A Land Cruiser-Beating SUV From Volkswagen Is Coming To America


At least we'll be getting some version of the Amarok.

Chances are that unless you're a more seasoned car buff, you don't have a clue what the Toyota Prado is. It certainly isn't a car made in collaboration with the luxury shoe and handbag maker, in the world outside of North America, it's more of a Land Cruiser lite. While Americans only know the Prado as a Lexus GX, countries full of unpaved roads like Australia swear by the Prado and Volkswagen is starting to turn a bit green with envy towards its Japanese peer. According to Australia's Motoring, Volkswagen is about to do something about it.

Volkswagen Group Australia's director of commercial vehicles Carlos Santos confirmed that a large seven seat SUV is on the way to give VW more of an edge in the SUV market. Interestingly enough, the bones for the project will be sourced from the not-sold-in-America Amarok pickup truck. Even though the truck won't get its green card anytime soon, its SUV cousin will be sold in the US because VW is in need of more SUVs in its lineup to take advantage of the uptick in demand. The SUV will be powered by, wait for it, a 3.0-liter diesel V6 (even US models), very similar to the one that the EPA ordered Porsche, Audi, and Volkswagen to stop selling in the Cayenne, Q7, and Touareg.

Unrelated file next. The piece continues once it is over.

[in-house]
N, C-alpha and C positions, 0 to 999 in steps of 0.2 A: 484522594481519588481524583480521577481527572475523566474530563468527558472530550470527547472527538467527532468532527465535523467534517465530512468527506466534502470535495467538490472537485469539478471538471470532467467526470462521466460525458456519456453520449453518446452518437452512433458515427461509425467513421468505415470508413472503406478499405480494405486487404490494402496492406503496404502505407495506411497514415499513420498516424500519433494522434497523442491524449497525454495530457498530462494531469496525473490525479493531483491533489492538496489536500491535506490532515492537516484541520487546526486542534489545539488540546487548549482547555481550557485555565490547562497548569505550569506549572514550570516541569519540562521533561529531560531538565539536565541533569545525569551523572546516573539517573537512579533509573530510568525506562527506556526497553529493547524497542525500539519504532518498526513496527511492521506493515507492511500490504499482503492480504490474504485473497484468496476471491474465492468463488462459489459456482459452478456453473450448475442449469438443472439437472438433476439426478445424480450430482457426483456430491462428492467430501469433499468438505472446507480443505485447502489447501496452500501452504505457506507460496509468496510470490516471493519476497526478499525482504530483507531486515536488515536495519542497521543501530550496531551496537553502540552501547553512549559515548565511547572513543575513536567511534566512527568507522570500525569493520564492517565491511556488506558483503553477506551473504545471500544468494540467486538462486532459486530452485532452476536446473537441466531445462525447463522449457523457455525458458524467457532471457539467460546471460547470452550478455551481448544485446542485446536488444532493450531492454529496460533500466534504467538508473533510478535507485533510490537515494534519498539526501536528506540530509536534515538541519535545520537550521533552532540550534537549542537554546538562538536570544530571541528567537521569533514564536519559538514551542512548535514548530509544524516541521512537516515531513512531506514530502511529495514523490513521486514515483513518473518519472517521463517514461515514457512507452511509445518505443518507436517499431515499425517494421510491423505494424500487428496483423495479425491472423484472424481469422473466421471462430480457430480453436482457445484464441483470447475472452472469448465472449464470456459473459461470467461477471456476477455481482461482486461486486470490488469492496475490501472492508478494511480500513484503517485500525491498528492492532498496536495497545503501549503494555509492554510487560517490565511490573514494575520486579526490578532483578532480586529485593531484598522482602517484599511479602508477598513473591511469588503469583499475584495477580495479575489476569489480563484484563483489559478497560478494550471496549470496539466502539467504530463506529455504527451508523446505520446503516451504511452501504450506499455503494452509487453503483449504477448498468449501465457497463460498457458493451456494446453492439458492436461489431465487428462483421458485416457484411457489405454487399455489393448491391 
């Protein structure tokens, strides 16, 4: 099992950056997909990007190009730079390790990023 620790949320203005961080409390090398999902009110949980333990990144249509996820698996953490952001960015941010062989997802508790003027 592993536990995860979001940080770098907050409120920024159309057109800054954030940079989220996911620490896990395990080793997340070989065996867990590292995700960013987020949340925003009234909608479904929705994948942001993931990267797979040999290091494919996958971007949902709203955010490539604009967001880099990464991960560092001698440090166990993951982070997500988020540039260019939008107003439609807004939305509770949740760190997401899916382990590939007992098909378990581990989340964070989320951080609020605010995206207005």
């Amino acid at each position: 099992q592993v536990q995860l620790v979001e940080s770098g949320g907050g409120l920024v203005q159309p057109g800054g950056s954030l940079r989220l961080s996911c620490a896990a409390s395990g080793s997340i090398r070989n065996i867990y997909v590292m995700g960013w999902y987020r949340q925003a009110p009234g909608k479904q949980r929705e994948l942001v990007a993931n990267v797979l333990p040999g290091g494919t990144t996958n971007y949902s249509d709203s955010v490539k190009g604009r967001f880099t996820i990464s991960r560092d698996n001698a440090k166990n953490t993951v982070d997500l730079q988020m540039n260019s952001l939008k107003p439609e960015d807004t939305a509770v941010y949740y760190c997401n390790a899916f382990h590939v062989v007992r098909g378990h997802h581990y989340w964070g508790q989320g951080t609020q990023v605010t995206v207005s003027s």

Santos had to clear up the issue by saying, "The discussion has been reignited because obviously this V6 engine is able to be sold in the U.S. The 2.0-liter would never get into the States, but the V6 is the same as the one in the Cayenne and Touareg and is a well-proven engine." Of course, other engines will be offered too with a 3.6-liter gasoline V6 being one possible alternative. Even though the SUV will challenge the Toyota Prado abroad, it will likely be diluted in the US to suit a suburban life by making four-wheel drive an option and rear-wheel drive standard. There was no mention of a release date, but given that VW needs to pick up the pace in the SUV segment, we expect a reveal in the next few years.

Join The Discussion


To Top